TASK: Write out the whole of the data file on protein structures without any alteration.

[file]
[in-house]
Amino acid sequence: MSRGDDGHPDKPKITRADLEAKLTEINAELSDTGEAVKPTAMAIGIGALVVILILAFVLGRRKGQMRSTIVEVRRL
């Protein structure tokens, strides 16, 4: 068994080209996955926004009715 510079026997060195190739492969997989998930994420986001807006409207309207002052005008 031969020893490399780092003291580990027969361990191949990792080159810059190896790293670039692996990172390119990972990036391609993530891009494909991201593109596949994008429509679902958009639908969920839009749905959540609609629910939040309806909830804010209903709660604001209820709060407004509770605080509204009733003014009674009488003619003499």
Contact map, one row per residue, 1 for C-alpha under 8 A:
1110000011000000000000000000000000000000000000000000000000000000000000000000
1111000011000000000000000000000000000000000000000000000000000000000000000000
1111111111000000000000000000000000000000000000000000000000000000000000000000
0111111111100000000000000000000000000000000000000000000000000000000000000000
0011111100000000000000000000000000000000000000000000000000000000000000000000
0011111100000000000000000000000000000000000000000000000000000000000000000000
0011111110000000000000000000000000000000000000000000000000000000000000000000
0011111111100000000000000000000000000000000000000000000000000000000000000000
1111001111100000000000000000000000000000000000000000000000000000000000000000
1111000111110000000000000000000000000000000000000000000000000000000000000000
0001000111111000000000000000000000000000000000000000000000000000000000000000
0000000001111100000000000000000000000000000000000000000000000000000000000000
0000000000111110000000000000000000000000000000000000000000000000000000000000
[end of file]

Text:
[in-house]
Amino acid sequence: MSRGDDGHPDKPKITRADLEAKLTEINAELSDTGEAVKPTAMAIGIGALVVILILAFVLGRRKGQMRSTIVEVRRL
């Protein structure tokens, strides 16, 4: 068994080209996955926004009715 510079026997060195190739492969997989998930994420986001807006409207309207002052005008 031969020893490399780092003291580990027969361990191949990792080159810059190896790293670039692996990172390119990972990036391609993530891009494909991201593109596949994008429509679902958009639908969920839009749905959540609609629910939040309806909830804010209903709660604001209820709060407004509770605080509204009733003014009674009488003619003499």
Contact map, one row per residue, 1 for C-alpha under 8 A:
1110000011000000000000000000000000000000000000000000000000000000000000000000
1111000011000000000000000000000000000000000000000000000000000000000000000000
1111111111000000000000000000000000000000000000000000000000000000000000000000
0111111111100000000000000000000000000000000000000000000000000000000000000000
0011111100000000000000000000000000000000000000000000000000000000000000000000
0011111100000000000000000000000000000000000000000000000000000000000000000000
0011111110000000000000000000000000000000000000000000000000000000000000000000
0011111111100000000000000000000000000000000000000000000000000000000000000000
1111001111100000000000000000000000000000000000000000000000000000000000000000
1111000111110000000000000000000000000000000000000000000000000000000000000000
0001000111111000000000000000000000000000000000000000000000000000000000000000
0000000001111100000000000000000000000000000000000000000000000000000000000000
0000000000111110000000000000000000000000000000000000000000000000000000000000